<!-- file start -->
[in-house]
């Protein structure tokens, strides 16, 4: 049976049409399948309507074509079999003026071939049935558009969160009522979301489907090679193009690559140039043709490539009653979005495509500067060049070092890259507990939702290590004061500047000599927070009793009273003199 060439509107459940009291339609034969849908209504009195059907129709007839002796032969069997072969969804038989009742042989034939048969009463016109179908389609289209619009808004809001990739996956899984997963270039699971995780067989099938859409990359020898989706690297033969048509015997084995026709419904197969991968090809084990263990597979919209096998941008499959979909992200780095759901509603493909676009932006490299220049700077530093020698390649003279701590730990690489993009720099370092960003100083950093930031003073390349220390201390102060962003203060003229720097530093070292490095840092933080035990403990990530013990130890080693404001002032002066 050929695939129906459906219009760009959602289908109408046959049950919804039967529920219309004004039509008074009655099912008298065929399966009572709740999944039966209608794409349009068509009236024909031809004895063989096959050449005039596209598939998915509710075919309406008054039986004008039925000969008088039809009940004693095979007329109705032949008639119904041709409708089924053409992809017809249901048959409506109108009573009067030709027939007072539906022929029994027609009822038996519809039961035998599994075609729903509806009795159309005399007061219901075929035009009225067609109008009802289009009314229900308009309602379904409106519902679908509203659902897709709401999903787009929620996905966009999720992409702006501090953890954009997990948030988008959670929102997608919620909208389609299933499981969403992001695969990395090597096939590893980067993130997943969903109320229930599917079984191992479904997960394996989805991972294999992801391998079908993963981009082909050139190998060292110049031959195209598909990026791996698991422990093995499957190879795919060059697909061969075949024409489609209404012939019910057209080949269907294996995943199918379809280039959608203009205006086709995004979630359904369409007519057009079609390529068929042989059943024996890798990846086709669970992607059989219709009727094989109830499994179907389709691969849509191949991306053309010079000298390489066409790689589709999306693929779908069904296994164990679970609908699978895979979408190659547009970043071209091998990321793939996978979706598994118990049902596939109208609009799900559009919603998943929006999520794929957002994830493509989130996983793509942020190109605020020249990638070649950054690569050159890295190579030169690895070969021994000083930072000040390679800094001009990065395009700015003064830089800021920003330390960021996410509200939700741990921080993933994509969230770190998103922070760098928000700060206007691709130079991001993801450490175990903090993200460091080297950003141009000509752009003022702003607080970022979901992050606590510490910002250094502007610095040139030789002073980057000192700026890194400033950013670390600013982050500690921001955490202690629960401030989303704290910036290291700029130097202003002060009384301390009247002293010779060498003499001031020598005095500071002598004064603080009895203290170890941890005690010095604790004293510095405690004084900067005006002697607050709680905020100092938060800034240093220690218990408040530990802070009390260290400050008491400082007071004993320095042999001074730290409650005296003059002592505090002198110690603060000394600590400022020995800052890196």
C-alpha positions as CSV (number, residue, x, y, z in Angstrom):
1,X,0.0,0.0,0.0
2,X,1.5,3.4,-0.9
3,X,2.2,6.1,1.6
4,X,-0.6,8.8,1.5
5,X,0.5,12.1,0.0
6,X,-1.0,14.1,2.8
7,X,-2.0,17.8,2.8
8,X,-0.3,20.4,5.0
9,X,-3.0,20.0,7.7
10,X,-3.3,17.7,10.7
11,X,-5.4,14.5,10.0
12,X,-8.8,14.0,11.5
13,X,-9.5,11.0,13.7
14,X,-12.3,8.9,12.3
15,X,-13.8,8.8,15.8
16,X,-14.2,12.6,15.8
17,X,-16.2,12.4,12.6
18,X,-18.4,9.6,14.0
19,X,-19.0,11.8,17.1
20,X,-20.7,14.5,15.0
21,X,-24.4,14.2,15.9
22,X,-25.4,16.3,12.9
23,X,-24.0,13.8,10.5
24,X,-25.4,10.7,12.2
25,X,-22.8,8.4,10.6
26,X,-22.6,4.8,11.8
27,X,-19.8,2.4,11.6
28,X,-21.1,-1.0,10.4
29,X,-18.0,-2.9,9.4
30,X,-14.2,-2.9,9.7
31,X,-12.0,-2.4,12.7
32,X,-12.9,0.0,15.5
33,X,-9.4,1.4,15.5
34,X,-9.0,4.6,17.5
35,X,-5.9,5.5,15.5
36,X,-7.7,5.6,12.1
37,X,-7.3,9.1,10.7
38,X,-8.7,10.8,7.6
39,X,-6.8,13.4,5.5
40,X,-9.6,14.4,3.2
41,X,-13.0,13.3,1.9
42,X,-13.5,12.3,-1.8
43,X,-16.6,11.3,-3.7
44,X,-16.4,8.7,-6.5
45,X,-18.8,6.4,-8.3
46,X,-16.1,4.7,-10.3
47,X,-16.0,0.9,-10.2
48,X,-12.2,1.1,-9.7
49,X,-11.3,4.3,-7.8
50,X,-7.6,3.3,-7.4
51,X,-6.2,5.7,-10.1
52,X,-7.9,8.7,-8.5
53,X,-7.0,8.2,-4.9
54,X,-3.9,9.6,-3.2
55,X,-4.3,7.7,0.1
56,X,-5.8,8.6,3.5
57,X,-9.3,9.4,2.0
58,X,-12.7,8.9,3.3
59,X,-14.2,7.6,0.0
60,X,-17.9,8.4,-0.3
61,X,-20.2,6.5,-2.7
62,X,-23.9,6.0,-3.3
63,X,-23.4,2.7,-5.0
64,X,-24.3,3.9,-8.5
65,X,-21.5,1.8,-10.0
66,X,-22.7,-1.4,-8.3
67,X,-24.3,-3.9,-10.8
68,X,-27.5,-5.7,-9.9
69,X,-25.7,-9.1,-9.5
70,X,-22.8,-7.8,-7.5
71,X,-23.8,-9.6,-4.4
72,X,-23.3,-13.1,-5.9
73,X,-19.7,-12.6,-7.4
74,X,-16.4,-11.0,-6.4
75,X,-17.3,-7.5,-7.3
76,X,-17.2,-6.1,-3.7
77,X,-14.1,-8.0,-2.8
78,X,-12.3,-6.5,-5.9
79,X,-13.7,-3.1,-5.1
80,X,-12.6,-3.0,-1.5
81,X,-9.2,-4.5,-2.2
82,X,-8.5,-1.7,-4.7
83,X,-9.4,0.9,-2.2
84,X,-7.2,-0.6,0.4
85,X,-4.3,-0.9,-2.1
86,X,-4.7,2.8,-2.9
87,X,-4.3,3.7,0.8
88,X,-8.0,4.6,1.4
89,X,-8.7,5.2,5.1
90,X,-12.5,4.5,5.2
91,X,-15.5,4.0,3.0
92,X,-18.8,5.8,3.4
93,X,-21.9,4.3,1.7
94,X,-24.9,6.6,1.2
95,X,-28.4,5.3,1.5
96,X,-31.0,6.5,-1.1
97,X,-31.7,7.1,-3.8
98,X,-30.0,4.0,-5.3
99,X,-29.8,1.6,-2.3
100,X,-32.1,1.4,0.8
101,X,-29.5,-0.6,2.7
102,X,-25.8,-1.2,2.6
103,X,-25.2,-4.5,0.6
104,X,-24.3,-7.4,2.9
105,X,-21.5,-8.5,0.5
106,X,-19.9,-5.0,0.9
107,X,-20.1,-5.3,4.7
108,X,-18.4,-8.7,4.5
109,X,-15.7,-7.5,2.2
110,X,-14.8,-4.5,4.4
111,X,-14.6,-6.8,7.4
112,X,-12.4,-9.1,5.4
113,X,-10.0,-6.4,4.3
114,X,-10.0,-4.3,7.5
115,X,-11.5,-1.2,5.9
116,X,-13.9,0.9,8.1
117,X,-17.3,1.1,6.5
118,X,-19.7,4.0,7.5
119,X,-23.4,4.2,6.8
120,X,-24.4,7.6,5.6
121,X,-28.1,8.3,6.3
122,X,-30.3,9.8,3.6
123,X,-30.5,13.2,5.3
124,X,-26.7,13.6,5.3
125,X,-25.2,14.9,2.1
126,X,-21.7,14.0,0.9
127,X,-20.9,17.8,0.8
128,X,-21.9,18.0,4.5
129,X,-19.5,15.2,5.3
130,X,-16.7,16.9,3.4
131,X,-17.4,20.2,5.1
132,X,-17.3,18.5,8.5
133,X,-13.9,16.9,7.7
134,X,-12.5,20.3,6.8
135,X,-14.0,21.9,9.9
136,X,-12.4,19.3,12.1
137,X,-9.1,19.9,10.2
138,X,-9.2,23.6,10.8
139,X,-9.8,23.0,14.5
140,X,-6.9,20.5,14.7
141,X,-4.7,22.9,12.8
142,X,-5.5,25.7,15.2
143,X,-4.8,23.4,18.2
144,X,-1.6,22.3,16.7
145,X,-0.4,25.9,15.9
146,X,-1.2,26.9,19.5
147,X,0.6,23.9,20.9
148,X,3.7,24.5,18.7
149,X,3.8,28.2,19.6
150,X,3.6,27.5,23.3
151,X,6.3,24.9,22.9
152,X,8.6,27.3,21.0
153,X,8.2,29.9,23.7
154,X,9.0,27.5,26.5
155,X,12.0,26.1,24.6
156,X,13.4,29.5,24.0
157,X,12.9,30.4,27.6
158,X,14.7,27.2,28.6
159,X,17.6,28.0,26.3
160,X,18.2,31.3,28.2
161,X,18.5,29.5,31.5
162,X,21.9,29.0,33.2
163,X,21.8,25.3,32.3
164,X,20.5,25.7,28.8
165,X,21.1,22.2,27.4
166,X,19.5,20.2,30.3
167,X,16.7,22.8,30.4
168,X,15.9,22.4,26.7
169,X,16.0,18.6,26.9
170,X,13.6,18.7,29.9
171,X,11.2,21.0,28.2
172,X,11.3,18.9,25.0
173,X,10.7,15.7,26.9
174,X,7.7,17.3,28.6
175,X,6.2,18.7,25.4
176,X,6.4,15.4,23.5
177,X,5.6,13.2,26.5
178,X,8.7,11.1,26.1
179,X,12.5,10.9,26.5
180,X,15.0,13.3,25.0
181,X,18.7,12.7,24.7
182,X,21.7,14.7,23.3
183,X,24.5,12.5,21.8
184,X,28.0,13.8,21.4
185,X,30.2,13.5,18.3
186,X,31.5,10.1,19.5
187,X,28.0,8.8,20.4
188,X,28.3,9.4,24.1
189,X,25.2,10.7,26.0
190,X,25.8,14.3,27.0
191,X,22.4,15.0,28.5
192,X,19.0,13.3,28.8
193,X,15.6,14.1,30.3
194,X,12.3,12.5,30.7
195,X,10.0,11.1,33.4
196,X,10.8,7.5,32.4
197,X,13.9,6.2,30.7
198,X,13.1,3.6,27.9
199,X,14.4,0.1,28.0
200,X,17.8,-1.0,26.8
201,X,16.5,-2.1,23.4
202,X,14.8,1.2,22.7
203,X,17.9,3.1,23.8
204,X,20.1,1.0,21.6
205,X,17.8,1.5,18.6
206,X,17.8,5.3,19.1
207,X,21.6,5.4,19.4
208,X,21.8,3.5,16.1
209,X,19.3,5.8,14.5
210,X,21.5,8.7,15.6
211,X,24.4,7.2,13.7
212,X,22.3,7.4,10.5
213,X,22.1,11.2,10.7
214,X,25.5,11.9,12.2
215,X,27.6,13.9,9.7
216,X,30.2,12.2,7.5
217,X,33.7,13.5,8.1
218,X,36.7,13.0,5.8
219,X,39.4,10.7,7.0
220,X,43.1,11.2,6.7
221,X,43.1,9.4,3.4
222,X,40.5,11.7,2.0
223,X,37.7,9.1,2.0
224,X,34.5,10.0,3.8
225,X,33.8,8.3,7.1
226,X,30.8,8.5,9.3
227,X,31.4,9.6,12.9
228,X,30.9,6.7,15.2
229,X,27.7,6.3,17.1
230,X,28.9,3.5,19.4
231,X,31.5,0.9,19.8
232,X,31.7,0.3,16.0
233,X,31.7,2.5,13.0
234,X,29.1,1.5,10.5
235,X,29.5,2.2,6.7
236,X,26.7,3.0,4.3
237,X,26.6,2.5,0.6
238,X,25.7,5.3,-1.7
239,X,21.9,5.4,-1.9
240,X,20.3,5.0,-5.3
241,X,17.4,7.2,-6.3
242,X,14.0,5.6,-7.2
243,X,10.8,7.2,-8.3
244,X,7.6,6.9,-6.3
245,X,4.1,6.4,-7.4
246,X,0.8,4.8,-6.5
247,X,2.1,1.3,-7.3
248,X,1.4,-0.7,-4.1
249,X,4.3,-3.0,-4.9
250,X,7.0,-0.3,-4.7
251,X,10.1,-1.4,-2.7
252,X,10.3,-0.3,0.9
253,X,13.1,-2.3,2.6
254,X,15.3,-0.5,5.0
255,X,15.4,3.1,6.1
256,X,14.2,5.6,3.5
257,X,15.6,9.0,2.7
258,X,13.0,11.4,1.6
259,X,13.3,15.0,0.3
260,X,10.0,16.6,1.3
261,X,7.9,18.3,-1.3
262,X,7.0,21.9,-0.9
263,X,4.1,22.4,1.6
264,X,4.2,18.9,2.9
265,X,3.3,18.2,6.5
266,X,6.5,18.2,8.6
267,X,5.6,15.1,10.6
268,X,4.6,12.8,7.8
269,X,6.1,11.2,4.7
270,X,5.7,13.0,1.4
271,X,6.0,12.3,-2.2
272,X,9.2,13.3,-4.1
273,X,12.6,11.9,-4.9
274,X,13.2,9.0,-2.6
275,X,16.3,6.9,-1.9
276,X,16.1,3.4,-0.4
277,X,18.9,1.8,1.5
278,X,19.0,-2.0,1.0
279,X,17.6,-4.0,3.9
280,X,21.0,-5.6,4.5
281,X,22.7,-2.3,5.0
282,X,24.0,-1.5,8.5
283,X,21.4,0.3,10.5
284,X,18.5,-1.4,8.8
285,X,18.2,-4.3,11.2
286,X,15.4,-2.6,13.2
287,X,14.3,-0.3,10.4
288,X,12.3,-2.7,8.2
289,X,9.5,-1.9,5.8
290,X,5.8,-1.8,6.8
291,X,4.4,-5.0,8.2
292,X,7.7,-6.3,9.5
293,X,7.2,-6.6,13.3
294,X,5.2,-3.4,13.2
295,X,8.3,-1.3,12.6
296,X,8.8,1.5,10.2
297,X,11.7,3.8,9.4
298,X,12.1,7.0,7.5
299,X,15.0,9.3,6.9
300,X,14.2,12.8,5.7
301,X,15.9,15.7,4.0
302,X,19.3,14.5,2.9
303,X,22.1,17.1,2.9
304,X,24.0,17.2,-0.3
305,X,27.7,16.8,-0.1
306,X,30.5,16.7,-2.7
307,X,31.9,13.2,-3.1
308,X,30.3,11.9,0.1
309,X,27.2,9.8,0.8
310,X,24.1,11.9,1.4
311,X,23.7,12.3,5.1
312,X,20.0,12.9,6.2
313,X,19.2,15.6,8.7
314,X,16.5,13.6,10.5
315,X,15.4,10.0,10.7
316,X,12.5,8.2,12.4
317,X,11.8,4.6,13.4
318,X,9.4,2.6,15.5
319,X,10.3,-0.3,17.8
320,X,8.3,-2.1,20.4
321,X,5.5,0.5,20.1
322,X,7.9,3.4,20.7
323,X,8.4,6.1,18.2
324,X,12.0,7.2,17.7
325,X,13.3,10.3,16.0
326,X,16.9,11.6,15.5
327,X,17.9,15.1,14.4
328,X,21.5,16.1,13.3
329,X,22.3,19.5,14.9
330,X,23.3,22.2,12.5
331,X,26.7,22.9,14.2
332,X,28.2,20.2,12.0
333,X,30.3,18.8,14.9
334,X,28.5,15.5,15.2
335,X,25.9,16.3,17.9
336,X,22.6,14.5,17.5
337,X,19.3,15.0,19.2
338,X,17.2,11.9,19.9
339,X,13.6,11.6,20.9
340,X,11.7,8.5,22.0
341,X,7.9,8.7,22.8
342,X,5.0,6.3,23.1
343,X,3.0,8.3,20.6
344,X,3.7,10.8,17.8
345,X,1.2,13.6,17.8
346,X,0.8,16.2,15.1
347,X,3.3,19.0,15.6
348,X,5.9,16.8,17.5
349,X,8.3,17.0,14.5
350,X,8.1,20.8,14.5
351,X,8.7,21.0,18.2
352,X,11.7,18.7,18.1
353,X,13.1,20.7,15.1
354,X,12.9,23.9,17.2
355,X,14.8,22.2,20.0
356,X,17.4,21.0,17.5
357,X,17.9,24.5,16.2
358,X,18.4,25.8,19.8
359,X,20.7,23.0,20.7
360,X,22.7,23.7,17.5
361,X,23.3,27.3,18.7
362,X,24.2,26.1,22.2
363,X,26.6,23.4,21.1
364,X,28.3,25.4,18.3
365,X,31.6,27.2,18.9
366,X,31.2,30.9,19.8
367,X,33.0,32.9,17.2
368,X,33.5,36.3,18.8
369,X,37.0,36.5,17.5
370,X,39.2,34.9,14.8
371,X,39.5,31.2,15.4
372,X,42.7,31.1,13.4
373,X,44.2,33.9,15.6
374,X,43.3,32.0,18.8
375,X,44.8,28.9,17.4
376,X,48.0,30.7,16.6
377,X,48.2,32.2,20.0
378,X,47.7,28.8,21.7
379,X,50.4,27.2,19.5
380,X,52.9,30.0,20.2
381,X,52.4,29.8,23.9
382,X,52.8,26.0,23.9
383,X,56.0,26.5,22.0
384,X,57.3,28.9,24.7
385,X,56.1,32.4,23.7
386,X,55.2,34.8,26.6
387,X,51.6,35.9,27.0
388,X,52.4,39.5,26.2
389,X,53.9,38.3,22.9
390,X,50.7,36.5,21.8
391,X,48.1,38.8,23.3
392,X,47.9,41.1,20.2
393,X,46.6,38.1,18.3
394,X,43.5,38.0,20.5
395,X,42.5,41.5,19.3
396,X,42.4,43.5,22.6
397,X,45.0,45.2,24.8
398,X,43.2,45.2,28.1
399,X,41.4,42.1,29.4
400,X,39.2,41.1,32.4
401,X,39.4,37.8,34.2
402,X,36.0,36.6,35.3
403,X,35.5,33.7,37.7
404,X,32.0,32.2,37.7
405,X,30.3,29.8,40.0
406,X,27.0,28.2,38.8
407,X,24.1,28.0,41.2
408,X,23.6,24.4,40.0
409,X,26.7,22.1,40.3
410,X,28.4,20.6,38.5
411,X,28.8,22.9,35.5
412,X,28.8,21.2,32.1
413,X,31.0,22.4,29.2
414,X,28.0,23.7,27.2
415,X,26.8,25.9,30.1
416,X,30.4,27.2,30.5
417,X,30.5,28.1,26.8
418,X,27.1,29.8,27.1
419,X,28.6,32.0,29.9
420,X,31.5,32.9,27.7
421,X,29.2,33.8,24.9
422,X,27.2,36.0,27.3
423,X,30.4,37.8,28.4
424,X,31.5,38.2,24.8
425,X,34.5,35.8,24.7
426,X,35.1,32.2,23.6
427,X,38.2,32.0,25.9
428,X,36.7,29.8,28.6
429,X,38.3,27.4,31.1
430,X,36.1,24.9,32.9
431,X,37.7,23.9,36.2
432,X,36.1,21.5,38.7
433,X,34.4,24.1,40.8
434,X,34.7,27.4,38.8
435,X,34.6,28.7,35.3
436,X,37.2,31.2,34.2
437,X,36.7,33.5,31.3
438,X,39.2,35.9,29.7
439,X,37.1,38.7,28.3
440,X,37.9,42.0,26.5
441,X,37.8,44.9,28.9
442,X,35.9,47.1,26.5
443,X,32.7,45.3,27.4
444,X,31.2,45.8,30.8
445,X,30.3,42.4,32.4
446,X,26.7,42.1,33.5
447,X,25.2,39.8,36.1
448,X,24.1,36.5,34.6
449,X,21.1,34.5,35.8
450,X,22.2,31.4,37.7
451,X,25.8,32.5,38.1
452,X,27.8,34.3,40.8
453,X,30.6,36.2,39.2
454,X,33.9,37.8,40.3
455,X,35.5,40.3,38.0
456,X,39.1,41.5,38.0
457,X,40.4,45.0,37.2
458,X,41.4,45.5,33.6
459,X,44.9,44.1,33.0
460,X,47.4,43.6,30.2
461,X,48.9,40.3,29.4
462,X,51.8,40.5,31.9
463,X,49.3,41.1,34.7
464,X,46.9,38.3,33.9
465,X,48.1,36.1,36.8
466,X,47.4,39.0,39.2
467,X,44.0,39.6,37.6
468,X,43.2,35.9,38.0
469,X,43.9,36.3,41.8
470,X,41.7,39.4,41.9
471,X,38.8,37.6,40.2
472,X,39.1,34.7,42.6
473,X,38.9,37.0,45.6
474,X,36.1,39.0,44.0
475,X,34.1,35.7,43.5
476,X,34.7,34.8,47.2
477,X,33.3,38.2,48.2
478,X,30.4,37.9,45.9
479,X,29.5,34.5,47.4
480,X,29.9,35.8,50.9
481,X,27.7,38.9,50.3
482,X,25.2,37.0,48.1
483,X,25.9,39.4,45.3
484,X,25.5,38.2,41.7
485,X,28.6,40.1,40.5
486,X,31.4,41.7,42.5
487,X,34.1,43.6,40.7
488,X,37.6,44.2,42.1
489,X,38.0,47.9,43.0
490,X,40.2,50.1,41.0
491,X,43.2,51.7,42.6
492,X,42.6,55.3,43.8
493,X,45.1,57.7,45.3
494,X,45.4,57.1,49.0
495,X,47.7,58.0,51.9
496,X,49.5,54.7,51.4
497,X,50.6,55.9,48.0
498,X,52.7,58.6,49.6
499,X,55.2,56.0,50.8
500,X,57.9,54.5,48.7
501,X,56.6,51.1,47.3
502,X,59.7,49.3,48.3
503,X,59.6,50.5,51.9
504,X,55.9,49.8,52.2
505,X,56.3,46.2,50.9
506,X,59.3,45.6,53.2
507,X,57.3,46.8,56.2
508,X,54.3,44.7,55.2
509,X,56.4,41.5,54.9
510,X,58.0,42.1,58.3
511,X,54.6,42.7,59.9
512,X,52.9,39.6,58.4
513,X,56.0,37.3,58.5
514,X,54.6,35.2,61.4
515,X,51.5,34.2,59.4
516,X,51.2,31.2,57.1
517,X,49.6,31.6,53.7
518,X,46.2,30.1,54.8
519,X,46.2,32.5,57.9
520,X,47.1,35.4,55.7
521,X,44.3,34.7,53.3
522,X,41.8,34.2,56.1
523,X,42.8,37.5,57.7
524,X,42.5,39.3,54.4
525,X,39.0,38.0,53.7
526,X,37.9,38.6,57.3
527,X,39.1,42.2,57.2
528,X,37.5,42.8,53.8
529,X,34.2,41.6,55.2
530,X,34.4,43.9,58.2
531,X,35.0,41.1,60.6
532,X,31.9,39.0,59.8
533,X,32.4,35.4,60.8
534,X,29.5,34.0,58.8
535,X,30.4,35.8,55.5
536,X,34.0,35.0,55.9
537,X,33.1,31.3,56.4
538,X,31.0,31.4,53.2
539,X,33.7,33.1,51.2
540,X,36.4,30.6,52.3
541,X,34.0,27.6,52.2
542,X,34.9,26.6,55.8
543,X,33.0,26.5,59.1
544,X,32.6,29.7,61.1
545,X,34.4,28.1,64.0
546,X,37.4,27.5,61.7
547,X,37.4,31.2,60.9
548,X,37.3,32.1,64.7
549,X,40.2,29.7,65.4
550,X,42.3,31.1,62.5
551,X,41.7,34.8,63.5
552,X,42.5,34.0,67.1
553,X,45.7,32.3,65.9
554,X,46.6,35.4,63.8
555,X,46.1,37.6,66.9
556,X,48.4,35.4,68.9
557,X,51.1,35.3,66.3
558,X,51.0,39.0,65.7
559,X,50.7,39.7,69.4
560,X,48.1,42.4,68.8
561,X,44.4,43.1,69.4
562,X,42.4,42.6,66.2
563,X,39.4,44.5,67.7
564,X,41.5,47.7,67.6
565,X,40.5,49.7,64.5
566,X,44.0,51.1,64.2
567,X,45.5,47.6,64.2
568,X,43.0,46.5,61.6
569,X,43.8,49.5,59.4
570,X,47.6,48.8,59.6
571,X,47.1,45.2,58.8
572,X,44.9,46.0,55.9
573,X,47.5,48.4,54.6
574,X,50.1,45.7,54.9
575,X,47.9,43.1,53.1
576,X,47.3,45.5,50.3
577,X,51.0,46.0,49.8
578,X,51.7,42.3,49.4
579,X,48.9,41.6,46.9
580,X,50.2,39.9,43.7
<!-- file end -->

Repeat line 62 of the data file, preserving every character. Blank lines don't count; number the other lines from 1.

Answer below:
59,X,-14.2,7.6,0.0